Umbilical Hernia: Causes, Risk Factors, Signs, Symptoms, Tests, Treatment, Complications
What is Umbilical Hernia?
When a portion of the intestine bulges through an opening in the abdominal muscles it is known as umbilical hernia. Umbilical hernia is a relatively harmless condition and is commonly seen in many people, especially infants. The umbilical hernia becomes very obvious in an infant when the baby cries which causes protrusion of the baby's bellybutton. This is a characteristic sign of an infant umbilical hernia. In many infants, umbilical hernias close by themselves before they turn 1; although, some may take a bit longer to heal. Surgical repair may be needed to prevent complications if the umbilical hernia doesn't resolve or disappear by age 3. Surgical repair may also be required for umbilical hernias in adults. Both boys and girls are equally affected by this condition. In adults, Umbilical Hernia is more common in women aged 50 to 60 years old.
Causes and Risk Factors of Umbilical Hernia
When the baby is in the mother's womb, the umbilical cord passes through a small opening in the abdominal muscles of the baby. This opening normally closes immediately after birth. If the muscles don't completely unite in the midline of the abdomen, it results in weakness in the abdominal wall, thereby increasing the risk for an umbilical hernia at birth or later on. In grownups, increase in abdominal pressure may cause an umbilical hernia. The likely causes for the increased intra-abdominal pressure are:
- Multiple pregnancies.
- Ascites. (presence of fluid in abdominal cavity)
- Prior abdominal surgery.
Risk Factors for Umbilical Hernia
- Premature babies with low birth weight are at a higher risk for developing umbilical hernias.
- Black infants also tend to have a slightly higher risk for developing umbilical hernias.
- In adults, obesity or multiple pregnancies tends to increase the risk of developing an umbilical hernia. Umbilical hernia is more common in women aged from 50 to 60 years old.
Signs and Symptoms of Umbilical Hernia
- Presence of a soft swelling or bulge near the navel (umbilicus). In babies it is noticeable when the baby cries, coughs or strains and the bulge may disappear when the baby calms down or is lying on his or her back.
- Usually umbilical hernias don't produce pain in children.
- Adults developing umbilical hernias may suffer from abdominal discomfort.
Serious Symptoms of Umbilical Hernia are:
- If the baby is in pain.
- If the baby begins to vomit.
- Tenderness, swelling or discoloration of the hernia or the bulge.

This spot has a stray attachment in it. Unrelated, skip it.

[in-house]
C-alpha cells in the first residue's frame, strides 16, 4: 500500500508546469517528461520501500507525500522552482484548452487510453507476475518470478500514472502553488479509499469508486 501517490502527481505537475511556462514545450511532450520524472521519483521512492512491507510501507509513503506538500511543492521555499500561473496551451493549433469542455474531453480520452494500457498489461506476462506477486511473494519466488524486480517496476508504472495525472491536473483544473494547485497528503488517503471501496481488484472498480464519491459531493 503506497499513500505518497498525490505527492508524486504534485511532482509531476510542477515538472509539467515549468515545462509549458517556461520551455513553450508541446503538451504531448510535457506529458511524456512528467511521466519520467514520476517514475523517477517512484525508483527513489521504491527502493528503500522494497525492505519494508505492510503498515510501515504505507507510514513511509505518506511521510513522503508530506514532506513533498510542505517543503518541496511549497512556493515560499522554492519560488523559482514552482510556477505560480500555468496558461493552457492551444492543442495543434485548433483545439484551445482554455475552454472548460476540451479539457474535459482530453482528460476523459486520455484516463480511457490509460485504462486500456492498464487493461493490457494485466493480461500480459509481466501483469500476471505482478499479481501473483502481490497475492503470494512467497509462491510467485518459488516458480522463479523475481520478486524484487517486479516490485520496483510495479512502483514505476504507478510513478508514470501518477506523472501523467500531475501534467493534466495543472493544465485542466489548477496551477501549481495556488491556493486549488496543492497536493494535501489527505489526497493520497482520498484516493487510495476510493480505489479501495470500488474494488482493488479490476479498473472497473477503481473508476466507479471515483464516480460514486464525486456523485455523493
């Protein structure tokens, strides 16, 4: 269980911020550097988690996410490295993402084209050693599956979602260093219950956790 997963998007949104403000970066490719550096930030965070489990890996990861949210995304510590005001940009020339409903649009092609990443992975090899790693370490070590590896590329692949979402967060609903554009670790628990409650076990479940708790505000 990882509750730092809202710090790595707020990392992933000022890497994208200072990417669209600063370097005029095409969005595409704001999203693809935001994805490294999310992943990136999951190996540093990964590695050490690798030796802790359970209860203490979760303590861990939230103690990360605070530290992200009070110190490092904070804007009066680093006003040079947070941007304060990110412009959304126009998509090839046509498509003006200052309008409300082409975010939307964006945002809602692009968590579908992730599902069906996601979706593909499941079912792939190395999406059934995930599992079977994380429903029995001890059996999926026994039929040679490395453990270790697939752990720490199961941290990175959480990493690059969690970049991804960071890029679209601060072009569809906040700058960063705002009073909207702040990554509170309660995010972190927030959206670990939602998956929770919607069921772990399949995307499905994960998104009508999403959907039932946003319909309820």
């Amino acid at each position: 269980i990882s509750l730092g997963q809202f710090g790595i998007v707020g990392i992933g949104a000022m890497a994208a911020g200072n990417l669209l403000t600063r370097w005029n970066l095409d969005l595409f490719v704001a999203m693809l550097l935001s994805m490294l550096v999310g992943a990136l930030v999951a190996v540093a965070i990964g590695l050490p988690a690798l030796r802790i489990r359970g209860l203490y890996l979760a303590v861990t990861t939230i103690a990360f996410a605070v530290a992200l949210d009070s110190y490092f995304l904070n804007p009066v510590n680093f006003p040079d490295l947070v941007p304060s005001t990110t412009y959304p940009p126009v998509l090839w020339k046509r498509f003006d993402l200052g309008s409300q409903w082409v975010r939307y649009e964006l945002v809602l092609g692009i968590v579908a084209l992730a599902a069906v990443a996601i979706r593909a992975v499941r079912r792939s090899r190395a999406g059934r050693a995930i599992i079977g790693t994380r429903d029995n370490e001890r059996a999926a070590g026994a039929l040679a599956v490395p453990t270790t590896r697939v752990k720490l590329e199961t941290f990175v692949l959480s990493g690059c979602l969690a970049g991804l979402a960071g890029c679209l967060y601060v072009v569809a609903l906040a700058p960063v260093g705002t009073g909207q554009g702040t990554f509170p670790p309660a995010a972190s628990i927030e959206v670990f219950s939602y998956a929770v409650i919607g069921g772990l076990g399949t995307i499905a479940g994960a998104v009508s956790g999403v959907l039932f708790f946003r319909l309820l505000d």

- The same serious symptoms apply for adults too.
Tests to Diagnose Umbilical Hernia
- Physical exam reveals the presence of umbilical hernia.
- Abdominal ultrasound.
- X-ray of the abdomen.
Treatment of Umbilical Hernia
In babies, majority of the umbilical hernias close on their own by the time they are 18 months old. The doctor may also be able to push the protrusion back into the abdomen during a physical exam; however, this should be done by the doctor only and patients should never try this on their own. In adults, surgery is done to avoid complications, particularly if the size of the umbilical hernia gets bigger or if it becomes painful.
Surgery is Done in Children if the Umbilical Hernias are:
- Tender and painful.
- Greater than 1.5 centimeters in width.
- Are not reduced in size after six to 12 months.
- Don't close or disappear by the time they are 3 years old.
- Becomes incarcerated or trapped.
- If the hernia obstructs the intestines.
Complications of an Umbilical Hernia
Complications of an umbilical hernia are rare. Complications often occur when the hernia becomes incarcerated, i.e., the bulging abdominal tissue becomes trapped and cannot be pushed back into the abdominal cavity resulting in diminished blood supply to the trapped region, umbilical pain and tissue damage. In case of strangulated hernia, blood supply to the trapped region of intestine is completely cut off and causes gangrene, i.e. tissue death. This may cause infection to spread throughout the abdominal cavity and can become potentially a life-threatening situation. Adults having umbilical hernia are at higher risk for developing incarceration or obstruction of the intestines. Emergency surgery is usually required for treating these complications.